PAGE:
Because they think they need antivirus, they go searching on the App Store, and because Apple has totally failed in curation in this regard, they find them.
They subsequently don't get a virus, leave a five star review, and recommend it to their friends. See the Simpsons episode about the "anti-tiger rock".
If it's free it's probably making money from ads, or making money from your information. Or you paid for it and it's doing the above anyways. AV style apps can ask for a lot of permissions without raising as much as an eyebrow because they need them to 'protect' users, which puts them in a nice spot to data mine.
First, AV bake-offs are a racket that gets security companies to hand over their malware samples or pay to be "excluded," from the bake off. So anyone with advantageous data either gives that up, or pays to be left out of the test. There is nothing honest about their benchmarks or methods. Bake-off companies are scumbags, and this ZDNet reporter got taken.
Second: Hard problem with malware detection on mobile is that there is no privileged role to do analysis from. It's not like you can root the phone and do syscall interception. The best they can do is analysis of apps you can find, and to do automated software analysis at scale is some very interesting work.
However, If you are the target of a custom APT, there isn't a lot anyone can do.
There are a few startups who are doing automated dynamic analysis and working on symbolic execution problems to further this. That the industry has not solved it yet does not make them fraudulent.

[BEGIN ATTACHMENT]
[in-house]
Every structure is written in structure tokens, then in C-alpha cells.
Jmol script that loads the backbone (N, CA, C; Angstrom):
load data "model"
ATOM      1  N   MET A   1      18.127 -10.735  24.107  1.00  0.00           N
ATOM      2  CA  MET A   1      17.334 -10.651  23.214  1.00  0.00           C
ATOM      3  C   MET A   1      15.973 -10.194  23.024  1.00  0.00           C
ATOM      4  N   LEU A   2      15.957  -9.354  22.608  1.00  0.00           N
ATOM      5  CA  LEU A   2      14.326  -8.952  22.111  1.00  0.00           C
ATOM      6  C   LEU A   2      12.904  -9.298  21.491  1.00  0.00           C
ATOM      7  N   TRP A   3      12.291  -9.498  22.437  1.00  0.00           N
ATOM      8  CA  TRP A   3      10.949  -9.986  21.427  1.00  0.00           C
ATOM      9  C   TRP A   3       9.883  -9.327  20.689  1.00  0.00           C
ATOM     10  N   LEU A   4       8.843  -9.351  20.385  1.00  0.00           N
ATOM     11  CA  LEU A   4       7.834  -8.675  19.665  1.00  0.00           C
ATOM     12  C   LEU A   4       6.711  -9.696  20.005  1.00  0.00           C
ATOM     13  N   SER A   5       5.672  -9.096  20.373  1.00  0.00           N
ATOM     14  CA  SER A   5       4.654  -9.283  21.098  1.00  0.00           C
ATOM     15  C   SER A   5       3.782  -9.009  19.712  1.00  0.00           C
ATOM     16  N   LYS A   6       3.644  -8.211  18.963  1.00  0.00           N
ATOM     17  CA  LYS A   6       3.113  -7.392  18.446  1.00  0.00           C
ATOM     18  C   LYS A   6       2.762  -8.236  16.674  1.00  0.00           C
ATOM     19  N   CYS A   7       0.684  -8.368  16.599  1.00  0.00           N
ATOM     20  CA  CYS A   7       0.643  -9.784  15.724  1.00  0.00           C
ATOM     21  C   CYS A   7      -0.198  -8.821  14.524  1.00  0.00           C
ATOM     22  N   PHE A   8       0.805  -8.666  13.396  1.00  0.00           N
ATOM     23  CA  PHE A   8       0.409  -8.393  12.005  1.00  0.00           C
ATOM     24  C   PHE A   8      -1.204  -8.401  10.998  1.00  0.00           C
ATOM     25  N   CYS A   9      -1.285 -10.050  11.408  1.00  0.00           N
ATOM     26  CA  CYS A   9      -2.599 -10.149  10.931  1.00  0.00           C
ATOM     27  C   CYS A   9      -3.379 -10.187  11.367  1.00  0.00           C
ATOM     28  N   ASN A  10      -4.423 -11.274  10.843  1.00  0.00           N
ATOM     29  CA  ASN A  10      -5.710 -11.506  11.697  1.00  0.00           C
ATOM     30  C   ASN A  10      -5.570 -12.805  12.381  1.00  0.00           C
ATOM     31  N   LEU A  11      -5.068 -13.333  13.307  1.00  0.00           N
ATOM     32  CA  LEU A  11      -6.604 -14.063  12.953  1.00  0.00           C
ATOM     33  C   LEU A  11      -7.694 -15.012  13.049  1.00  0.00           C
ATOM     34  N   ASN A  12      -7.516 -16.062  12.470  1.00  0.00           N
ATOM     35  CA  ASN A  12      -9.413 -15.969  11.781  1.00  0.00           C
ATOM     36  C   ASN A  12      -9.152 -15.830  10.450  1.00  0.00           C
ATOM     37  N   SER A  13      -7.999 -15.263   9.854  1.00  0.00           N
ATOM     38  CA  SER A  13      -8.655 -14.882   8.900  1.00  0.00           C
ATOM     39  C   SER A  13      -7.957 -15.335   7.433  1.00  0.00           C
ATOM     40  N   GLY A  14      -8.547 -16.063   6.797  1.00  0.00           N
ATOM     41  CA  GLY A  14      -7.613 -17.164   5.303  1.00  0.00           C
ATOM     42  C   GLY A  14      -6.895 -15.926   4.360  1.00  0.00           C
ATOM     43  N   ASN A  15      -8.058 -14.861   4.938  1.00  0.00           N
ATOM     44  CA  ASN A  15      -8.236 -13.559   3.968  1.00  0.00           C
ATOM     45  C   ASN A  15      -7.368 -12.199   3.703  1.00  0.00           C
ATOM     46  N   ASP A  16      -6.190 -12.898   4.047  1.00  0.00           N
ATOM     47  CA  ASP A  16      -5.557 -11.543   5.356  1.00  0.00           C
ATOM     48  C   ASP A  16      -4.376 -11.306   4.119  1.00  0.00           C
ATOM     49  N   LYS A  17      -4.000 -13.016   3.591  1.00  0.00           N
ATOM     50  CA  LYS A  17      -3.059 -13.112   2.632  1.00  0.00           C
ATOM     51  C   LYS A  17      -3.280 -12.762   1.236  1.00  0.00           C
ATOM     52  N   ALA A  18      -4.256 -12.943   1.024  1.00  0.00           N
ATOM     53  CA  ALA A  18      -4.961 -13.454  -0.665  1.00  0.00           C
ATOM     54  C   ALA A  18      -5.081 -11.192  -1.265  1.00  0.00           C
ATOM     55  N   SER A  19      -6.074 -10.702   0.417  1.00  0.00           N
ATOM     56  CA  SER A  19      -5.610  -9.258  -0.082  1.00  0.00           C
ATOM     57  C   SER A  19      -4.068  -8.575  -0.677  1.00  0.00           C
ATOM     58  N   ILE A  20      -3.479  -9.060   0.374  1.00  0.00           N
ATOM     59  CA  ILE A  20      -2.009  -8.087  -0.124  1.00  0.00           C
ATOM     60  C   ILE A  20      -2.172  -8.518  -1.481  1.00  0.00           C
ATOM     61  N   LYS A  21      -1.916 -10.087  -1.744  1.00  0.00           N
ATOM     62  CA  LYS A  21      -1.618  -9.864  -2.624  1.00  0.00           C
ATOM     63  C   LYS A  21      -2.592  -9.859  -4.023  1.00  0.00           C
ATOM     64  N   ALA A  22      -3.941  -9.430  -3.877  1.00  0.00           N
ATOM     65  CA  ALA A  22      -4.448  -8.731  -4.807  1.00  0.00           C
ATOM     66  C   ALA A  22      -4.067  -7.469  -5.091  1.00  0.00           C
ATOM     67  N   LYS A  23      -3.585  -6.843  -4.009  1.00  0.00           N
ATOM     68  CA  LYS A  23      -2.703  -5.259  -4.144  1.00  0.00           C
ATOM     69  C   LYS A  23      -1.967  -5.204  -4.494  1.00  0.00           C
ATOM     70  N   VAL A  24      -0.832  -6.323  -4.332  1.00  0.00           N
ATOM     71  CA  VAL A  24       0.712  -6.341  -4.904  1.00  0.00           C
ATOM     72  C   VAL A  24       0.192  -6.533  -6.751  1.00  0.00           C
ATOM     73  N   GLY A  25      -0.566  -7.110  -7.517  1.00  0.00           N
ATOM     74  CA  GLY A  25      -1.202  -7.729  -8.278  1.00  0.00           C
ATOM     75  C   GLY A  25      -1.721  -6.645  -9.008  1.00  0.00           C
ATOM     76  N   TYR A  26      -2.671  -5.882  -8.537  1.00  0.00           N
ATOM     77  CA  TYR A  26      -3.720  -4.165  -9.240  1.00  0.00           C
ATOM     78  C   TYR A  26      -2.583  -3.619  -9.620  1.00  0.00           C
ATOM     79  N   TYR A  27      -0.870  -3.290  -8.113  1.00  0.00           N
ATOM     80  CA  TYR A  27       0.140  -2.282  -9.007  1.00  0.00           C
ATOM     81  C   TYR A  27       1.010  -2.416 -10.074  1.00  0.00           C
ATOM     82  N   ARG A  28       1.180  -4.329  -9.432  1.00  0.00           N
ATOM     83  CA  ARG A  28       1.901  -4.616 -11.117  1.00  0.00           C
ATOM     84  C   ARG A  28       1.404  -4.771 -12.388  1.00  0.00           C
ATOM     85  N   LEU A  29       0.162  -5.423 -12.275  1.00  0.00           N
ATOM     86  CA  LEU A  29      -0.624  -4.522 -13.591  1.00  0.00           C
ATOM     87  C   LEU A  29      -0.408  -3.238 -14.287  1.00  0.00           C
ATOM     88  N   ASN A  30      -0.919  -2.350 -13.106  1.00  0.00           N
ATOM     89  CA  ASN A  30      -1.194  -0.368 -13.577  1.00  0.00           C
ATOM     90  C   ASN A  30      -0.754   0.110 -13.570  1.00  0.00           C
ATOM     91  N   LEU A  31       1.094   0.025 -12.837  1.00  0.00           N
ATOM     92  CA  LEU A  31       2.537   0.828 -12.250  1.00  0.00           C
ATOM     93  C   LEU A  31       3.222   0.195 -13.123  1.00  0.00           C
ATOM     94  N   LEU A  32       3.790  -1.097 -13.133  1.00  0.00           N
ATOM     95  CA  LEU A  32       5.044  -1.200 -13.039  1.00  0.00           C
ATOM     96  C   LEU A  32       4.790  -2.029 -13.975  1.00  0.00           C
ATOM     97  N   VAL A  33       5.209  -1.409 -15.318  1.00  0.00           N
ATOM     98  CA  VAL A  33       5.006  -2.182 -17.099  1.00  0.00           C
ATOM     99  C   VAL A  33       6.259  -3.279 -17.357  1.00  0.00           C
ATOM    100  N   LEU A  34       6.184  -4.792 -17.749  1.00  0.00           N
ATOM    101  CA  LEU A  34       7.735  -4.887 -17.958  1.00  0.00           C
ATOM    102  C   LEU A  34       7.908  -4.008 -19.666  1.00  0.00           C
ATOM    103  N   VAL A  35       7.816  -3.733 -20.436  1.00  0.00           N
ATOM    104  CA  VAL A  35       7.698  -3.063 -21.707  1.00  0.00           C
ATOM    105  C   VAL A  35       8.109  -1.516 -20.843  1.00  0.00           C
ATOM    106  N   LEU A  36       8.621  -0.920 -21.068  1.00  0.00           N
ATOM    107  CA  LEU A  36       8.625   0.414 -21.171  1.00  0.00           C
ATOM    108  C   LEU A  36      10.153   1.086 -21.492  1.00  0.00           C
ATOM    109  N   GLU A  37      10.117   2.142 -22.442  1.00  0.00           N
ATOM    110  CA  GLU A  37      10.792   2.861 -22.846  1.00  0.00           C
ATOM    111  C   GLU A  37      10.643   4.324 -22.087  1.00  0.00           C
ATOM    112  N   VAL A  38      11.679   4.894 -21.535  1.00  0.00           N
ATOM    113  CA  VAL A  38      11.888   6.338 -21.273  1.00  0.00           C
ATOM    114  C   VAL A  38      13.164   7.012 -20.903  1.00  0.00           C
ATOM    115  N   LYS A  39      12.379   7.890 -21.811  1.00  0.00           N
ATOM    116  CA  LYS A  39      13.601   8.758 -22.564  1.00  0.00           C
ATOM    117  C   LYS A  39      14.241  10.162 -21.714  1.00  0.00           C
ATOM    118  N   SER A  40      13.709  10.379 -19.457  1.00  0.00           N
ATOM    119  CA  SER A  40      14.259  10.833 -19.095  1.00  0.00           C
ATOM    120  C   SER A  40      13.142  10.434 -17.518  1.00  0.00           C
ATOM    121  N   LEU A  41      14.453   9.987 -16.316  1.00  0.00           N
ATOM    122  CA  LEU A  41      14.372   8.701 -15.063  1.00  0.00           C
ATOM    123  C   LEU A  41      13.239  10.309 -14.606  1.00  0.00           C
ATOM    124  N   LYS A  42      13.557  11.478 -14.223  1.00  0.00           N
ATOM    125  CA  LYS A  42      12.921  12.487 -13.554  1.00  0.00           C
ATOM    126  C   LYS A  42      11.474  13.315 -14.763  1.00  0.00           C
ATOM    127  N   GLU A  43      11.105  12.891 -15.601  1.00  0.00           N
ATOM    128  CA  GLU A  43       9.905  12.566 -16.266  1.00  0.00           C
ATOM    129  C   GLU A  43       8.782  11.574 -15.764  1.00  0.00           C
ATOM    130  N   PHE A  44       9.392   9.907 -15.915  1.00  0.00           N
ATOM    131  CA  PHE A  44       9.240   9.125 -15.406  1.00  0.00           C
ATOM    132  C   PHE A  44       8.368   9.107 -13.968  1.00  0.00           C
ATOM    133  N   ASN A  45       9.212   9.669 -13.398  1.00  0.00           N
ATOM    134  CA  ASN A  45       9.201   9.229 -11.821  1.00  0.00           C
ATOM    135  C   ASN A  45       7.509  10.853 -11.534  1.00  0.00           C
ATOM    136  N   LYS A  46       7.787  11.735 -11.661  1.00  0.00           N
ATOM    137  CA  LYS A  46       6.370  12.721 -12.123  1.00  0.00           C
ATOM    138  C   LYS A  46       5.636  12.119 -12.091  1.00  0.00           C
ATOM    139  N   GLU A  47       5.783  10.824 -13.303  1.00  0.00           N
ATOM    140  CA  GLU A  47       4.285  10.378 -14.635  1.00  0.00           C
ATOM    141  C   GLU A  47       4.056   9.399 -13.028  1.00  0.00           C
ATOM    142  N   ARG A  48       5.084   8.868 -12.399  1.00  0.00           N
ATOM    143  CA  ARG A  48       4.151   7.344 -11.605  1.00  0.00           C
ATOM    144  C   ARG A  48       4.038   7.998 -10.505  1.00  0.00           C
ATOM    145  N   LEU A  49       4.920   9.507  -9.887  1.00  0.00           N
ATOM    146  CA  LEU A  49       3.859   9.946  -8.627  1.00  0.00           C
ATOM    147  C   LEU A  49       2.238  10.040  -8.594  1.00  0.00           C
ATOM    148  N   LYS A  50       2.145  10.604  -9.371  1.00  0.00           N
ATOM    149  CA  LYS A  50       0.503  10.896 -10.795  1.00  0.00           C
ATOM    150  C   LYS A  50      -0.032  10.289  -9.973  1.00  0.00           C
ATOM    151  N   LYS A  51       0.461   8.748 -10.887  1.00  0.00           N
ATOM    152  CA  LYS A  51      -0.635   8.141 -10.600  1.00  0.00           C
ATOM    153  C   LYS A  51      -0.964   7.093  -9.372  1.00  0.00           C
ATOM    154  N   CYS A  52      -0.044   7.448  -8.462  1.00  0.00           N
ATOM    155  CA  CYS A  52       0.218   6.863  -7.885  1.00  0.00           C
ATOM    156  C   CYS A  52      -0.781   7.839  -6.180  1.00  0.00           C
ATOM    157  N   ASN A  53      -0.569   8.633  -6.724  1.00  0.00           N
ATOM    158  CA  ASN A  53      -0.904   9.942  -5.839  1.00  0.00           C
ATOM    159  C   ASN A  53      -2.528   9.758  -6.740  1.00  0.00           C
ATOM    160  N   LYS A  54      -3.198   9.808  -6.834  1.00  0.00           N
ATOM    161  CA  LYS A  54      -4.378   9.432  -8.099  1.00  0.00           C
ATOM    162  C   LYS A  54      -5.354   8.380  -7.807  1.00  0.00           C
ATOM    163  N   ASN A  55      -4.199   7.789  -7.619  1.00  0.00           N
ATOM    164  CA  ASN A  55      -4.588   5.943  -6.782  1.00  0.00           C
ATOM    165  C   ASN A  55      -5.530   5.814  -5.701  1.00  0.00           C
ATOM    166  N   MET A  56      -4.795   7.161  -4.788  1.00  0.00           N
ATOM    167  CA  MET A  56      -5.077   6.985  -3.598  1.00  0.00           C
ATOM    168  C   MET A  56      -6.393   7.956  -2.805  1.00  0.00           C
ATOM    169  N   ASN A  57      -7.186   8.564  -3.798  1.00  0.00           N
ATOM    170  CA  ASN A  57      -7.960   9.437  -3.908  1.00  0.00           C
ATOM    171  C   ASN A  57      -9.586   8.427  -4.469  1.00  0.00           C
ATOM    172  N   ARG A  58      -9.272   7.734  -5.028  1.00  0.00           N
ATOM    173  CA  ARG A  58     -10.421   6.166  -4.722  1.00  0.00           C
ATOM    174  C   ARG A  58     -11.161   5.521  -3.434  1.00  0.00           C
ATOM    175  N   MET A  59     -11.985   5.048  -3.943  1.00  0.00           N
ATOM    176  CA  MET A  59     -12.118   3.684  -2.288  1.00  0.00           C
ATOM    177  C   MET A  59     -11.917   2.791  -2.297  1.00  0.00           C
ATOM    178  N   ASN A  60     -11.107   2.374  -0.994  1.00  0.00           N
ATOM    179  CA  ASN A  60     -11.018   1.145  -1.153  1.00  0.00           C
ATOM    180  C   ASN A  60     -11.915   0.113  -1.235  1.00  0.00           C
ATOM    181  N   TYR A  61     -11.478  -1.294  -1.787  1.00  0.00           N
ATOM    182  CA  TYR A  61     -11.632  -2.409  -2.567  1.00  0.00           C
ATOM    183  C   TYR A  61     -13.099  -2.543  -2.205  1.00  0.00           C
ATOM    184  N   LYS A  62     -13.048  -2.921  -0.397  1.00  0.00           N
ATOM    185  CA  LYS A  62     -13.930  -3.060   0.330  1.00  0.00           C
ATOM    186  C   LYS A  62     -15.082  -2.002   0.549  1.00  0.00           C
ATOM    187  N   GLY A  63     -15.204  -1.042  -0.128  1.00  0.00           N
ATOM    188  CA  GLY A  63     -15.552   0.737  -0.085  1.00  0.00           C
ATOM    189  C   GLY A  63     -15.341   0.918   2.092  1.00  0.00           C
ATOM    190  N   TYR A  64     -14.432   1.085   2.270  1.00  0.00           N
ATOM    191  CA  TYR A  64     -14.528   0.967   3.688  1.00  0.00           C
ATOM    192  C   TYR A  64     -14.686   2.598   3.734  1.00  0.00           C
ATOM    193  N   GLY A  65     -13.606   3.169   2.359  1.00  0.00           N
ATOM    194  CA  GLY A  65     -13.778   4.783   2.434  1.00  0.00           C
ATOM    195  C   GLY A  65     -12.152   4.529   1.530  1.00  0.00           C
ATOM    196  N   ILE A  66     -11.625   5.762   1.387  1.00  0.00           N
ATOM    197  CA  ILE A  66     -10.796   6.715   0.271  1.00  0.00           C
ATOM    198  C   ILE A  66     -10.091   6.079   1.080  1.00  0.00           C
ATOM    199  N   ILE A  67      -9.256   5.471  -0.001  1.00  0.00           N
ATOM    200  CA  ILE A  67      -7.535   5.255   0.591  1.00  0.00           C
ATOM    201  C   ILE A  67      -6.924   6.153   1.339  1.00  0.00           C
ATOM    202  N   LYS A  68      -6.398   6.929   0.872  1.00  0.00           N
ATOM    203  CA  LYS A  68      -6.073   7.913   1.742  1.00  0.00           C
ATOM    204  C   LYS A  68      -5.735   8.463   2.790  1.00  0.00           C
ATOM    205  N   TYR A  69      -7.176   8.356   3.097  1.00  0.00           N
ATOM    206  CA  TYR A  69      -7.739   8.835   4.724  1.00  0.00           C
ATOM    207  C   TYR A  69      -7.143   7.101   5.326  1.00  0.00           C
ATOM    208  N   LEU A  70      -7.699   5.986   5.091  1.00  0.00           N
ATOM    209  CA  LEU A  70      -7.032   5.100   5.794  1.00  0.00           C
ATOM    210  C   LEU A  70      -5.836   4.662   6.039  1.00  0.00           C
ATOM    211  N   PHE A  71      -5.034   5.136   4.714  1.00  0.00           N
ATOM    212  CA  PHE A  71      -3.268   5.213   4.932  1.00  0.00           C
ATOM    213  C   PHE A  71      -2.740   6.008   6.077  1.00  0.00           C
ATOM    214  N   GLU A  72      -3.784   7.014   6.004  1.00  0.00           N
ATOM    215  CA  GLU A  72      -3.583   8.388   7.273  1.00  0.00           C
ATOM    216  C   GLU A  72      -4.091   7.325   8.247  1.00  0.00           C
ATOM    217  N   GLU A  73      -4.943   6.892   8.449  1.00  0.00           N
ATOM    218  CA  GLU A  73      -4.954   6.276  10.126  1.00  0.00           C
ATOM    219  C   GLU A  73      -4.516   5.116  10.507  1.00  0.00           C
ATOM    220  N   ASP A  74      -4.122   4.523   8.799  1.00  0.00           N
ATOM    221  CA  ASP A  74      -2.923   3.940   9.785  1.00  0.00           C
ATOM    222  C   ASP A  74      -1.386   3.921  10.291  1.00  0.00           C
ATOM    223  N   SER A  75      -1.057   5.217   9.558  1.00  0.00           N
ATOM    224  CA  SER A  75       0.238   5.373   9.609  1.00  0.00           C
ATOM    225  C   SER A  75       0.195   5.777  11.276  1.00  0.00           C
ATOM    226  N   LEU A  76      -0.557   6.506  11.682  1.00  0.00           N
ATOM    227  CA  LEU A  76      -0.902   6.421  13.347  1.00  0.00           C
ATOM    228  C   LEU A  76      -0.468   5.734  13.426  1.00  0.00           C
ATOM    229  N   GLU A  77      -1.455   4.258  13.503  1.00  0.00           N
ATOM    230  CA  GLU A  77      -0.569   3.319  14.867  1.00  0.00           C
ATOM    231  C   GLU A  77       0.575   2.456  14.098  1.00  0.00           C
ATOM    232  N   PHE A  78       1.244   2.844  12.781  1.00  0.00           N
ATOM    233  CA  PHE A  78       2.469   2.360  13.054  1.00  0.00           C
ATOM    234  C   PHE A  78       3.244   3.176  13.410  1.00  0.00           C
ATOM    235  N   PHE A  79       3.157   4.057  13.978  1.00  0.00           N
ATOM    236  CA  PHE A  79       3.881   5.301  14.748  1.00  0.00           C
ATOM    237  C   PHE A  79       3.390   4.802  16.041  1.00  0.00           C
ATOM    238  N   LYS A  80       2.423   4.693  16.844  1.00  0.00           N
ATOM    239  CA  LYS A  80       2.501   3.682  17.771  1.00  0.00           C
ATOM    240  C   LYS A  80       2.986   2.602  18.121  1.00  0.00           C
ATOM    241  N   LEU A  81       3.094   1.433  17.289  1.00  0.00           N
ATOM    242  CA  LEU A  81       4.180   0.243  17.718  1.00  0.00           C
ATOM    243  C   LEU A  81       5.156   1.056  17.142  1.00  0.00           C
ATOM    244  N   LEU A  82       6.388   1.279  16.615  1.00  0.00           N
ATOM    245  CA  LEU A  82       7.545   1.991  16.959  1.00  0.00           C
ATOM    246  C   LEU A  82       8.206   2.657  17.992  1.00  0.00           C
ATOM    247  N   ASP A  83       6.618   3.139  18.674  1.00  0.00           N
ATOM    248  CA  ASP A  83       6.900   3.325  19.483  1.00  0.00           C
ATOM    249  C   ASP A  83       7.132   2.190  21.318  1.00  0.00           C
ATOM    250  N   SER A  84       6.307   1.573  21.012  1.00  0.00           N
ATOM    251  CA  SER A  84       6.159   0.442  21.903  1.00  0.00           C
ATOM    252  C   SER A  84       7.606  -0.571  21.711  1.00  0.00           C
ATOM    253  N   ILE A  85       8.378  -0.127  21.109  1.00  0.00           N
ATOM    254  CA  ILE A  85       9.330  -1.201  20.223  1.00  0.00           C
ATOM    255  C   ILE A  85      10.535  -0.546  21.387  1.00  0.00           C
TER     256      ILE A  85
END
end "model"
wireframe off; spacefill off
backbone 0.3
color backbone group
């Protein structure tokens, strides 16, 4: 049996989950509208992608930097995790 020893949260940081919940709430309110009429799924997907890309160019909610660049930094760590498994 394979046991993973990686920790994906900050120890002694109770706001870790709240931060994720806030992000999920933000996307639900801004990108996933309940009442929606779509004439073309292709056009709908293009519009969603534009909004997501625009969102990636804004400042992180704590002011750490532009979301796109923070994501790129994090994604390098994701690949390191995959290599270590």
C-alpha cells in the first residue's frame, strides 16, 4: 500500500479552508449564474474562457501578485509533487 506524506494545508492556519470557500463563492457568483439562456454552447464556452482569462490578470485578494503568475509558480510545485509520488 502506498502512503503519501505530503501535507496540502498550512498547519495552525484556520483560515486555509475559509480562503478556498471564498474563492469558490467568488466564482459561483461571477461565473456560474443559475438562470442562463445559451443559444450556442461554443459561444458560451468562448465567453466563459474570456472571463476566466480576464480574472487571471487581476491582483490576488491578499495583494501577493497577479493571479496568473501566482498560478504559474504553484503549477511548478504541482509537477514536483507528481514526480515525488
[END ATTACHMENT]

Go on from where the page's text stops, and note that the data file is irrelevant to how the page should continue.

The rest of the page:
Third, Android malware includes:
- fake repackaged apps with adware or spyware.
- spyware installed by 3rd party
- malware that roots the device
- whatever all those dodgy 2FA and password manager apps are.
- apps with libraries with known vulnerabilities (think image processing, overflows, etc)
- apps that hoover up your data (txts, contacts, browsing, etc) and send it to authors.
The security model of mobile devices (iOS and Android) enforce hard limits on what is possible in terms of security value add by a non-OEM vendor. OEMs are worse than useless, and so app vendors have moved into the game. The threat model apps mitigate is patchy, but it suffices for most consumer and enterprise use cases. However, if you antagonize a government and get targeted custom malware, it would seem naive to think an app vendor is going to protect you.
While I have no remaining affection for any vendors in that space, to call them fraudulent is sensational, if not obnoxious.
It seems to me that you've created your own conspiracy theory about the AV industry.
I don't see how this study can be disproven. "Security apps" detected themselves as malware. I'd say calling them "fraudulent" is quite accurate.
Just because you wrote along comment that doesn't make it right or accurate. You're way off base.
Can u mention some of the new technical directions? I used to work in security, did windows AV, kernel layer, code analysis, etc but i have been out of this game for a couple of years
Today I am more interested in compiler techniques and code synthesis.